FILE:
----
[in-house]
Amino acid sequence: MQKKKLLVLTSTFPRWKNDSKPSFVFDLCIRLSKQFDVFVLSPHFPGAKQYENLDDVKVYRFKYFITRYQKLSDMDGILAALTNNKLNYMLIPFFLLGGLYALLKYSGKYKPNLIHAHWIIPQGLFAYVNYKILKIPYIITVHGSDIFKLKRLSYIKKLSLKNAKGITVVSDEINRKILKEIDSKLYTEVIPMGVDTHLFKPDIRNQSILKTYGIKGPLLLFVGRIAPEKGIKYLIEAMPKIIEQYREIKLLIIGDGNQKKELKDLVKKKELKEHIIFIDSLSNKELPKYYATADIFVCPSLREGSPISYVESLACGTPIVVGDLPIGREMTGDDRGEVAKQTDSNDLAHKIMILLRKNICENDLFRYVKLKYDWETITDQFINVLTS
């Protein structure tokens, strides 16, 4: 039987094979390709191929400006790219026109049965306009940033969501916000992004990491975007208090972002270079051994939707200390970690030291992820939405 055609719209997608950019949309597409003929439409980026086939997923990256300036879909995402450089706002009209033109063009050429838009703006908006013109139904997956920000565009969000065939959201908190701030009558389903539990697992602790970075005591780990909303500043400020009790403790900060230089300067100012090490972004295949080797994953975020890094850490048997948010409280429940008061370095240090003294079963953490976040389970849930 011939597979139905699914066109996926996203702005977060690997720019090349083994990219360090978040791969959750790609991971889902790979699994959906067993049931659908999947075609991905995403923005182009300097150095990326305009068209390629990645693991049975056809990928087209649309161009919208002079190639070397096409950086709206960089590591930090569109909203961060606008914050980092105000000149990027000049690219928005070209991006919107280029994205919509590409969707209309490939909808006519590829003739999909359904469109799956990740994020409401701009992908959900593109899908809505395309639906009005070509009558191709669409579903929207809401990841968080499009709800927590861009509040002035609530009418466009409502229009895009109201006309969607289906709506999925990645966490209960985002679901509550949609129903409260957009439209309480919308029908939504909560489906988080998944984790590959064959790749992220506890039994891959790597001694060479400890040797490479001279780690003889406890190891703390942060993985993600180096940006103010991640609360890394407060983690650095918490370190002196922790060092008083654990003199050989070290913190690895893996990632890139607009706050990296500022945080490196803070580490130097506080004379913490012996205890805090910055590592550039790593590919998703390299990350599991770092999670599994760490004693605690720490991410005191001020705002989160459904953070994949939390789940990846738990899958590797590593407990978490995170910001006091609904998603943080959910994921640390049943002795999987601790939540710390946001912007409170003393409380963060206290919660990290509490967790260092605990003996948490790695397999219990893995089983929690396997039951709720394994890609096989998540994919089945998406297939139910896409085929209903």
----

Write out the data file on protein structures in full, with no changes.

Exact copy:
[in-house]
Amino acid sequence: MQKKKLLVLTSTFPRWKNDSKPSFVFDLCIRLSKQFDVFVLSPHFPGAKQYENLDDVKVYRFKYFITRYQKLSDMDGILAALTNNKLNYMLIPFFLLGGLYALLKYSGKYKPNLIHAHWIIPQGLFAYVNYKILKIPYIITVHGSDIFKLKRLSYIKKLSLKNAKGITVVSDEINRKILKEIDSKLYTEVIPMGVDTHLFKPDIRNQSILKTYGIKGPLLLFVGRIAPEKGIKYLIEAMPKIIEQYREIKLLIIGDGNQKKELKDLVKKKELKEHIIFIDSLSNKELPKYYATADIFVCPSLREGSPISYVESLACGTPIVVGDLPIGREMTGDDRGEVAKQTDSNDLAHKIMILLRKNICENDLFRYVKLKYDWETITDQFINVLTS
């Protein structure tokens, strides 16, 4: 039987094979390709191929400006790219026109049965306009940033969501916000992004990491975007208090972002270079051994939707200390970690030291992820939405 055609719209997608950019949309597409003929439409980026086939997923990256300036879909995402450089706002009209033109063009050429838009703006908006013109139904997956920000565009969000065939959201908190701030009558389903539990697992602790970075005591780990909303500043400020009790403790900060230089300067100012090490972004295949080797994953975020890094850490048997948010409280429940008061370095240090003294079963953490976040389970849930 011939597979139905699914066109996926996203702005977060690997720019090349083994990219360090978040791969959750790609991971889902790979699994959906067993049931659908999947075609991905995403923005182009300097150095990326305009068209390629990645693991049975056809990928087209649309161009919208002079190639070397096409950086709206960089590591930090569109909203961060606008914050980092105000000149990027000049690219928005070209991006919107280029994205919509590409969707209309490939909808006519590829003739999909359904469109799956990740994020409401701009992908959900593109899908809505395309639906009005070509009558191709669409579903929207809401990841968080499009709800927590861009509040002035609530009418466009409502229009895009109201006309969607289906709506999925990645966490209960985002679901509550949609129903409260957009439209309480919308029908939504909560489906988080998944984790590959064959790749992220506890039994891959790597001694060479400890040797490479001279780690003889406890190891703390942060993985993600180096940006103010991640609360890394407060983690650095918490370190002196922790060092008083654990003199050989070290913190690895893996990632890139607009706050990296500022945080490196803070580490130097506080004379913490012996205890805090910055590592550039790593590919998703390299990350599991770092999670599994760490004693605690720490991410005191001020705002989160459904953070994949939390789940990846738990899958590797590593407990978490995170910001006091609904998603943080959910994921640390049943002795999987601790939540710390946001912007409170003393409380963060206290919660990290509490967790260092605990003996948490790695397999219990893995089983929690396997039951709720394994890609096989998540994919089945998406297939139910896409085929209903």